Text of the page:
Monday, May 28, 2012

Reparative Therapy Study Author Renounces His Work

Those committed to reparative therapy frequently point to the one published study that tried to suggest such therapy may have an effect.  This study, published by Dr. Robert Spitzer in 2003, interviewed 200 gay men and women who reported some "minimal change" in their sexual orientation lasting 5 years since reparative therapy. Now, the New York Times is reporting that Dr. Spitzer recently renounced the study (see here or here) .

They study's methodology was so problematic, it is stunning it was published.  First, the sample was entirely self-selected (i.e. people who had undergone reparative therapy and wanted to participate could volunteer), including ex-gay political advocates. This means the people who participated may have simply been those particularly motivated to convince themselves or others they were not gay, or those particularly motivated to believe reparative therapy works, or those of more ambiguous sexual orientation to begin with, etc.  (Even among this population, the changes reported were limited!) There was no random assignment to a therapy group and a control group, which is the hallmark of a proper experiment.

Worse, the study relied entirely on retrospective self-report: participants were asked, for example, how often they had desired someone of the same sex in the year before therapy--which was years prior at the time of the interview--and how much they had desired it in the past year. There is no guarantee whatsoever about the accuracy of their memories, or even that they were reporting the truth, which is particularly problematic amongst those so motivated to report change.

So, it is interesting to hear  that Dr. Spitzer himself has recently admitted to these problems and renounced the study.  Hopefully this study can be laid to rest in public discourse.

Wednesday, May 16, 2012

Study Finds Analytic Thinking Promotes Religious Disbelief

A research article published in Science recently examined the relationship between analytic thinking and religious belief. The authors tested the following idea: an intuitive cognitive system can often give rise to religious belief (see my series on this topic for some background). An analytic thinking system can override the intuitive system.  Therefore, analytic thinking may be associated with religious disbelief.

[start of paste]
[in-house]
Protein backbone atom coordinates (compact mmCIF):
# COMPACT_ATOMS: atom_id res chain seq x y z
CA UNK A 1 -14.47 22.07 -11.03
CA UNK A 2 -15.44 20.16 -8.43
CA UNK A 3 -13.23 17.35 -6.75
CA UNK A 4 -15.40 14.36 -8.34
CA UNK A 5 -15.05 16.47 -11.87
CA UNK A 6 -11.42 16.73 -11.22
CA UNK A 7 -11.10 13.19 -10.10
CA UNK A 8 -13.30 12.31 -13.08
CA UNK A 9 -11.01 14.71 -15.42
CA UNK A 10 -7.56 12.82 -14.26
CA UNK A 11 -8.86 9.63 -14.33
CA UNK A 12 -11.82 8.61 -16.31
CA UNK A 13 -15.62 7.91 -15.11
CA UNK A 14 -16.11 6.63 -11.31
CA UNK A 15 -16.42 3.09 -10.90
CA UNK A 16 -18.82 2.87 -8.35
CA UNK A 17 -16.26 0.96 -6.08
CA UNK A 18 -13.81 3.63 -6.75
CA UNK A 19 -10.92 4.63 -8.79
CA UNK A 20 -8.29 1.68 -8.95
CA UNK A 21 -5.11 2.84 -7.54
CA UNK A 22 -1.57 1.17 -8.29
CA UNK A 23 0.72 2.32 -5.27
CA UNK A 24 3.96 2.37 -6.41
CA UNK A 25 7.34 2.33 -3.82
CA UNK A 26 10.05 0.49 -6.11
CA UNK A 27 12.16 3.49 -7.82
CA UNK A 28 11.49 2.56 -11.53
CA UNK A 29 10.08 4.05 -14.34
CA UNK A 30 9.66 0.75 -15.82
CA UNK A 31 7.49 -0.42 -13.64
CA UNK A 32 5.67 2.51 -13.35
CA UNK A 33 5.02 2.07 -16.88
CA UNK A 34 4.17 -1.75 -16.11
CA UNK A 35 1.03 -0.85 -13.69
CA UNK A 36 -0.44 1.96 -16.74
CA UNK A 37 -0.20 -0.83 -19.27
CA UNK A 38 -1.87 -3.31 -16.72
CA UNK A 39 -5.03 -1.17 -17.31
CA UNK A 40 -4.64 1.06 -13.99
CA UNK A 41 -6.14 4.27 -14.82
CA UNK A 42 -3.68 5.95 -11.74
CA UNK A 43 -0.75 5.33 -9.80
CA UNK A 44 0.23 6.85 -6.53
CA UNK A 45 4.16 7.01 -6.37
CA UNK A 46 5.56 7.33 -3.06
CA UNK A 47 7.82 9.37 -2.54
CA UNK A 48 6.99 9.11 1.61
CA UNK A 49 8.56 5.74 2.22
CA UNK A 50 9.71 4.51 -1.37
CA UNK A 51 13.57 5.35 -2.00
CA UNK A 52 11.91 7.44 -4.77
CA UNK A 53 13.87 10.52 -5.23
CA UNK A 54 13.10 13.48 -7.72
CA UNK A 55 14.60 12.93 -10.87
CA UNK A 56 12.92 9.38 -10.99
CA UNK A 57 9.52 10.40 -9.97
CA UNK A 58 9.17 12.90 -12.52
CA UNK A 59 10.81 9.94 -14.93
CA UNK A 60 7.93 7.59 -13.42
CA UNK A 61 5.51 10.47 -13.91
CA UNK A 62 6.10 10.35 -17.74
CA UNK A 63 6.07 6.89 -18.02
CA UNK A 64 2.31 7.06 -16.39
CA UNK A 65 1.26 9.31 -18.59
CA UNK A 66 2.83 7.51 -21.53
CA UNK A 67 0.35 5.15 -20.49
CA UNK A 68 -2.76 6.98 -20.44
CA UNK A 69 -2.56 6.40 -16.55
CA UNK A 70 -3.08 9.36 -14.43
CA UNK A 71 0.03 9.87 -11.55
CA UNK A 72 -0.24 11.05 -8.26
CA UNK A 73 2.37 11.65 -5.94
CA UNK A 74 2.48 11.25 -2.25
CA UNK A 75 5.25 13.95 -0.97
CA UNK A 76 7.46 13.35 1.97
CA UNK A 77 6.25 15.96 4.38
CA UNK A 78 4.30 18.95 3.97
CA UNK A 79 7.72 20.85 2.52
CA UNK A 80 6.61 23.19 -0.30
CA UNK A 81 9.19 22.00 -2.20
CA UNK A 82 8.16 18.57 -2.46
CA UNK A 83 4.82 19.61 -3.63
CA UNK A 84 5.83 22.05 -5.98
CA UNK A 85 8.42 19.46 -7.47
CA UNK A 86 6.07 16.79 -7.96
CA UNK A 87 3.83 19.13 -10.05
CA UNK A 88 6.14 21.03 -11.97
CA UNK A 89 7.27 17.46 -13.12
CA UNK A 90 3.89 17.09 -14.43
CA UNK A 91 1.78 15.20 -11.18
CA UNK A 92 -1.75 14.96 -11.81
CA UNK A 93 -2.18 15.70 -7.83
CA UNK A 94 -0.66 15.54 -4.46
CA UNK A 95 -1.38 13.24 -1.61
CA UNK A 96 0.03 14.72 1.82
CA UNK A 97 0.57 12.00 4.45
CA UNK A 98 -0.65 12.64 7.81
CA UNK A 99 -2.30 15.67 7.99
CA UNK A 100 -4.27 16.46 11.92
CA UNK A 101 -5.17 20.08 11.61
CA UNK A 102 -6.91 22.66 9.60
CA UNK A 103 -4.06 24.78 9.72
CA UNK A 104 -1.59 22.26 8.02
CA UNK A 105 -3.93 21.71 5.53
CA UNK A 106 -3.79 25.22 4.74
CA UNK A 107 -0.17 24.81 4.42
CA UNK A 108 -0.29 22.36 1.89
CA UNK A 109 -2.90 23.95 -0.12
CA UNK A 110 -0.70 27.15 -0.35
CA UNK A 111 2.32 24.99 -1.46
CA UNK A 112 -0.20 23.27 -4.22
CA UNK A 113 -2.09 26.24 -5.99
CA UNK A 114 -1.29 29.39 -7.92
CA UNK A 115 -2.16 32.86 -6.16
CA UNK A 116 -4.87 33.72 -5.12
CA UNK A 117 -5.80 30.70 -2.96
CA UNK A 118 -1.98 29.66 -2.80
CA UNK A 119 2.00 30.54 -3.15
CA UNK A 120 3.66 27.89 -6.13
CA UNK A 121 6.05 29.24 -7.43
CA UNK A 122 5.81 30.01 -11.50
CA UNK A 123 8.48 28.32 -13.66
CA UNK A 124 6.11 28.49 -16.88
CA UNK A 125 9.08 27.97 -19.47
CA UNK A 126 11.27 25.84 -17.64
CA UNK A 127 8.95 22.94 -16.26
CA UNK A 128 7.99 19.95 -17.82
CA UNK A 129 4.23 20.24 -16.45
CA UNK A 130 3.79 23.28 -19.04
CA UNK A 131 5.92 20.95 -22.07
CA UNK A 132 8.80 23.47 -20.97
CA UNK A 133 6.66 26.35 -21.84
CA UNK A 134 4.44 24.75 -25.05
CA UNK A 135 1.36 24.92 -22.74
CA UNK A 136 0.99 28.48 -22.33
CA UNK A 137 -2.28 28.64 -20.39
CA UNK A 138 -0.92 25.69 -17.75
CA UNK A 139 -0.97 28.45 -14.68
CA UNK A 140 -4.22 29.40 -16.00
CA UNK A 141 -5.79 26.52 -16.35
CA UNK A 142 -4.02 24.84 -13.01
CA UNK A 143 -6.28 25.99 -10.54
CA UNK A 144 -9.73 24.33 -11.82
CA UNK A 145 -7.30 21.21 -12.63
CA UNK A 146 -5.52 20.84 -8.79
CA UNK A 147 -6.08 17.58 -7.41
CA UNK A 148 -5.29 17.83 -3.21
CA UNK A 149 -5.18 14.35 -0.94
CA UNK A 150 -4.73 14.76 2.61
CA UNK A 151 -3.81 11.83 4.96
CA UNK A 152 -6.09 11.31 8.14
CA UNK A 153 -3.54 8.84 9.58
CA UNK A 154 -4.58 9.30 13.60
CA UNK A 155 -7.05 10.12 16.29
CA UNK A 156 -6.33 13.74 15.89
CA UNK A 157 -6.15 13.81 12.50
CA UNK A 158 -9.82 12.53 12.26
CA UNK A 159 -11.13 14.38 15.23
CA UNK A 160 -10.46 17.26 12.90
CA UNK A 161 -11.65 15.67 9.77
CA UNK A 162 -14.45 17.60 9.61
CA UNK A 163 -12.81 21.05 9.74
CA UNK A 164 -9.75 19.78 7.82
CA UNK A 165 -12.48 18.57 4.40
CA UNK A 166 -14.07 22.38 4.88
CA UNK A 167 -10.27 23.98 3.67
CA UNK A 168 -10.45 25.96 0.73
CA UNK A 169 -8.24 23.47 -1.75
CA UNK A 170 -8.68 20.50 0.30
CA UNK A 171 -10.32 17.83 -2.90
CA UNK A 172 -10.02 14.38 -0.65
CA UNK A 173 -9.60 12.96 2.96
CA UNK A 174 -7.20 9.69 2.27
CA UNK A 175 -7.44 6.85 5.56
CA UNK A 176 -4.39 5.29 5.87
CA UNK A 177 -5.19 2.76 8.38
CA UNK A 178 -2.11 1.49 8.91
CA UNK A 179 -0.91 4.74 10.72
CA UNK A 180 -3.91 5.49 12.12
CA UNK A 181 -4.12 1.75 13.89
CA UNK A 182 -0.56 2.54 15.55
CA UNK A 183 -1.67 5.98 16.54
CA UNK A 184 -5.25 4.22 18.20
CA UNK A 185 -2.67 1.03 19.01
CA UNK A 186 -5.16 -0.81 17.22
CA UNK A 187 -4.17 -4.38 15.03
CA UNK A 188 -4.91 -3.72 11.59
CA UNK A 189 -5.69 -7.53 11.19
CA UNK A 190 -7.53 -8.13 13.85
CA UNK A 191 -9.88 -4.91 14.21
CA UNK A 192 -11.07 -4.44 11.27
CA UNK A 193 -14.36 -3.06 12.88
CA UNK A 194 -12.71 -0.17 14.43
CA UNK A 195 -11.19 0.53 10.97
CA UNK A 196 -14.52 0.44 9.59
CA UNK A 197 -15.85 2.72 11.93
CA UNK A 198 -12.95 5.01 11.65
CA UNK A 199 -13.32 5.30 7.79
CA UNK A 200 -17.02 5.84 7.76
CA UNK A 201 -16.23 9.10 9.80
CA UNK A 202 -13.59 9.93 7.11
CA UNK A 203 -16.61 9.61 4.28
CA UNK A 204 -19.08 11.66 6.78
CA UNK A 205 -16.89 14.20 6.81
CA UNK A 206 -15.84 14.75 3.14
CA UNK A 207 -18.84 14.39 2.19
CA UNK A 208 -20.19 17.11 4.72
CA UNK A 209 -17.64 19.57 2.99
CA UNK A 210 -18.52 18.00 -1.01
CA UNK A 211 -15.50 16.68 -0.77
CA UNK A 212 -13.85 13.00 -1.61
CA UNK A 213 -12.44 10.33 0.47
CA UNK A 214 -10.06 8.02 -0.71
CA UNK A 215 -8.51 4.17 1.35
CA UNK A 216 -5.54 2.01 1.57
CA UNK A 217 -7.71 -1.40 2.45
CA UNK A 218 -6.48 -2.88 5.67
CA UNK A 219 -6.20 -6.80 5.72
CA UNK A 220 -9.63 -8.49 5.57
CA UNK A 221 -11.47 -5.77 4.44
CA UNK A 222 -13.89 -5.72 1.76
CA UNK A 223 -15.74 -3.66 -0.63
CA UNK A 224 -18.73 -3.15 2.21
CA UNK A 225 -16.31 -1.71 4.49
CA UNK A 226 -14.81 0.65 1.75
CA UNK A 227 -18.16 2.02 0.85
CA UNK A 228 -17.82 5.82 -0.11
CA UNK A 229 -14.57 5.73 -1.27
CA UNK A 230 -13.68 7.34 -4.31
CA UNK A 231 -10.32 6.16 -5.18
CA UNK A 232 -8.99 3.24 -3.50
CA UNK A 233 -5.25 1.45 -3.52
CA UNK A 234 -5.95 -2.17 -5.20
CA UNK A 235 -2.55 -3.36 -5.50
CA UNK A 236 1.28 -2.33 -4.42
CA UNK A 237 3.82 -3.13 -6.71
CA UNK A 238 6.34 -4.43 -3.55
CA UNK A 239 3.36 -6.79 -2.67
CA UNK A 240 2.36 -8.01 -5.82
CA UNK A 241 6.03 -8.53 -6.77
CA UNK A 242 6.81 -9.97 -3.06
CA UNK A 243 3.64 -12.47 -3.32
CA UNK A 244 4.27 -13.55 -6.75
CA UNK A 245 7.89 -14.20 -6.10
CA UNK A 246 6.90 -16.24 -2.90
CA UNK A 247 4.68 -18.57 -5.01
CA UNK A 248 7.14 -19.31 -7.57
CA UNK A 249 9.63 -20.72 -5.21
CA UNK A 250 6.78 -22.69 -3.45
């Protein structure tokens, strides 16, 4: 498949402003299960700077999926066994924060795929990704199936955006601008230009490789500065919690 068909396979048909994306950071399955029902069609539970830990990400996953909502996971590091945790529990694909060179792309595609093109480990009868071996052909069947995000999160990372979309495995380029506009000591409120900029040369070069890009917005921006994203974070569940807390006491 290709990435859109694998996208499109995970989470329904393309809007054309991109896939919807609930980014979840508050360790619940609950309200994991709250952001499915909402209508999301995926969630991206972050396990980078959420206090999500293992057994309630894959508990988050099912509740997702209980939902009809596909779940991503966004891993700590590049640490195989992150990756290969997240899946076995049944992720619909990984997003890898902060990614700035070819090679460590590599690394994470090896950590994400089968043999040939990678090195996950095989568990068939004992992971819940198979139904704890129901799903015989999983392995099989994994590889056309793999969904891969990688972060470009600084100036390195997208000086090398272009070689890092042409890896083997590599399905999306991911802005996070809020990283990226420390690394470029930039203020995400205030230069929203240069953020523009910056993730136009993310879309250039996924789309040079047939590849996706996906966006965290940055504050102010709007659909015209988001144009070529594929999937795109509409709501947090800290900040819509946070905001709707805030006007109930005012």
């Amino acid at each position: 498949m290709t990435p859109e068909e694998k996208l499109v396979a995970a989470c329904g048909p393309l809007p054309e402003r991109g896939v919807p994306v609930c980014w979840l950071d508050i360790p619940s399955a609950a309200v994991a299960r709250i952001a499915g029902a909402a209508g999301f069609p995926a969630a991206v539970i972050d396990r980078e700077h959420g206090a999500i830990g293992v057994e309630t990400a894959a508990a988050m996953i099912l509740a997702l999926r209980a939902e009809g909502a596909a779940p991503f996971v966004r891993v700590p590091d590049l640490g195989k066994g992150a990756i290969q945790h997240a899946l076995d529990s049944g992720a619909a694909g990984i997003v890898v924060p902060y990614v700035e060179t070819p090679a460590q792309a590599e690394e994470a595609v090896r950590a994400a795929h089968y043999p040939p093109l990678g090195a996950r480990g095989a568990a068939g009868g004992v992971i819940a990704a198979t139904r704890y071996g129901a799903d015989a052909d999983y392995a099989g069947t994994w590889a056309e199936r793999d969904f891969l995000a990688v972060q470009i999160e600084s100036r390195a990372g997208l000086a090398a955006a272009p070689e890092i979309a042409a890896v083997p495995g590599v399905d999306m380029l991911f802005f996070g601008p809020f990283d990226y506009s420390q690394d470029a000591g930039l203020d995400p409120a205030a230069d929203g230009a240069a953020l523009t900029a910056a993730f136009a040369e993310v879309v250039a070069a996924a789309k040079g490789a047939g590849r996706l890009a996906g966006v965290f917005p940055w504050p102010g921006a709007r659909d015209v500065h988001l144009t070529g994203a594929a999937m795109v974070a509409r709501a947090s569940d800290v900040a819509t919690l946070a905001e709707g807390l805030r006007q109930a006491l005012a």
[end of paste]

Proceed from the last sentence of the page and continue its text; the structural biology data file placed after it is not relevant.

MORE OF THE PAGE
To test this hypothesis, the authors had study participants complete an analytic thinking task that requires overriding intuitions to reach the correct response, e.g. "If it takes 5 machines 5 min to make 5 widgets, how longs would it take 100 machines to make 100 widgets?"  (The intuitive response is 100; the correct answer, if you reason it out, is 5).  Participants then reported on their religiosity.  As expected, analytic thinking was negatively associated with religious belief--i.e., the individual tendency to override intuitions with analytic thinking and get the right answers was associated with religious disbelief.

Of course, this is only a correlational result. In a series of four follow-up experiments, the authors directly induced analytic mindsets in randomly assigned participants by using subtle, previously validated manipulations. For example, prior work has found that when people read a piece of text written in a difficult-to-read font, the extra effort and engagement leads to greater analytic thinking (for example, people show increased performance on logic puzzles). In the present study, participants were randomly assigned to fill out the same religiosity questionnaire in an easy-to-read font or a difficult-to-read font.  As predicted, completing the questionnaire with difficult-to-read font led participants to report lower levels of religious belief.

Or, for example, prior tests had found that simply viewing the statue The Thinker primes an analytic mindset in people, relative to viewing a control statue (again, they show increased performance on logic puzzles). When randomly assigned participants were primed with viewing The Thinker, they again reported lower religious belief than a control group. And so on with other methods used to induce an analytic mindset.

These results suggest that analytic thinking tends to override religious intuitions. The authors carefully caveat that their results do not comment on the inherent truths involved or what one should believe, and that this is just a descriptive account of cognitive processes involved in religious belief/disbelief. But, given what we know about how misleading intuitions can be, I would say what the authors do not (and cannot in a scientific paper): the results fit perfectly with the idea that religious belief is often founded on intuitions, and these intuitions are often found to be flawed when examined critically.

For those who followed my series on the psychology of religious intuitions, this finding shouldn't be too surprising!

Further Reading: Gervais, W.M, & Norenzayan, A. (2012). Analytic thinking promotes religious disbelief. Science, 336.